Corporate Social Responsibility standards have become the primary instruments for supporting firms in becoming more accountable in terms of the social and environmental sustainability of their operations. However, there is evidence suggesting that firms who adopt such standards, frequently fail to achieve compliance. Rather, the formal policies prescribed by these standards tend to be decoupled from daily practice. Such decoupling may lead to situations where standards are not effectively implemented or regularly violated. The purpose of this study is to comparatively assess the risk of decoupling across a sample of 50 well-known standards, based on seven design characteristics that have been shown to influence the extent to which standards are effectively implemented after adoption. We find that certain types of standards are more prone than others to being decoupled. Furthermore, we identify three main components explaining the relative differences between standards with regard to decoupling risk, notably comparability, measurability and implementability. We conclude by contextualizing our findings and elaborating on their implications for the assessment of the quality and effectiveness of Corporate Social Responsibility standards.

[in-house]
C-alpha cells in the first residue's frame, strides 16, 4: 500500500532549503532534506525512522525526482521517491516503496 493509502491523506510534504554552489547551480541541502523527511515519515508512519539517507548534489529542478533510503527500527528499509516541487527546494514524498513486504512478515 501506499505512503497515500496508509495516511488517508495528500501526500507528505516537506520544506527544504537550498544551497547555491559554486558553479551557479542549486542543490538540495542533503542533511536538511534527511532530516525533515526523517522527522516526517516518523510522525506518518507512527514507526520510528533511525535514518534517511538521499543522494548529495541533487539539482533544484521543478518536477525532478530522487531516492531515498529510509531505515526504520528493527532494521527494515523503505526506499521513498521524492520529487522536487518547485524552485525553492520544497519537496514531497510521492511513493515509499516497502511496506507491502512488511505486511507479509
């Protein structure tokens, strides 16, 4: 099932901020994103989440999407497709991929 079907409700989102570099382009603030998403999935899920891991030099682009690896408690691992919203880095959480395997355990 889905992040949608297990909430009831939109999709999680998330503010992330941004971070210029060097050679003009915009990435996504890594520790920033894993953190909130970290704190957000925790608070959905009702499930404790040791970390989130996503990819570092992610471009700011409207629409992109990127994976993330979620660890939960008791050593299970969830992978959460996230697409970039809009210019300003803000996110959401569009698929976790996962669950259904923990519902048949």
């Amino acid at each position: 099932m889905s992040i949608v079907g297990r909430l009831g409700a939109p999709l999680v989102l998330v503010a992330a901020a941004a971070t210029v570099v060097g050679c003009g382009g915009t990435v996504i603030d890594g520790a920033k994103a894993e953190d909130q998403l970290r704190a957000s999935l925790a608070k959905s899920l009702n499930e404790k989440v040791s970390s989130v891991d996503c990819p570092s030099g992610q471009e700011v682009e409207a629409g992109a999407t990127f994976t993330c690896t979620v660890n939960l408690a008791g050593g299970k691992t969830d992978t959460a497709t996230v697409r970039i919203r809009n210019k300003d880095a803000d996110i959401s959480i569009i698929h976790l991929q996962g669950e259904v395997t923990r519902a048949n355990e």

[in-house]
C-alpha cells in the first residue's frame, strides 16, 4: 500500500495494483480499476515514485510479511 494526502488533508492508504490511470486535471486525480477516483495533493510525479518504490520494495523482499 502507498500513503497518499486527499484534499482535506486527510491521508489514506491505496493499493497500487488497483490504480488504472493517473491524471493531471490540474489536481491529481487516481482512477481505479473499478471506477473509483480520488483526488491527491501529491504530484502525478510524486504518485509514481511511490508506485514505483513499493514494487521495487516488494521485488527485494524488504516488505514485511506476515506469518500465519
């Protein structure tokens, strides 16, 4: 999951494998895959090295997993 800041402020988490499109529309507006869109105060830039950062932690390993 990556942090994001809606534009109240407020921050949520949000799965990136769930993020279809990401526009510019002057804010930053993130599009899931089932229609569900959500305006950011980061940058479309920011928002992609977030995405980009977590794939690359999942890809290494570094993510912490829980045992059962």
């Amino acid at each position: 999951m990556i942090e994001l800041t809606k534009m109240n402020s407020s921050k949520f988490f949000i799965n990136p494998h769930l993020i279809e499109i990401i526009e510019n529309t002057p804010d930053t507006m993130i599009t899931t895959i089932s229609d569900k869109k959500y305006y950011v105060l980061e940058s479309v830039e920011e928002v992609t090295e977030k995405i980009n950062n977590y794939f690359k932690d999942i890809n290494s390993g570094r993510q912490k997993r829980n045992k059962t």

13 Juni 2018 → 16 Juni 2018
GRONEN Research Conference 2018/
Österreichische Systematik der Wissenschaftszweige (ÖFOS)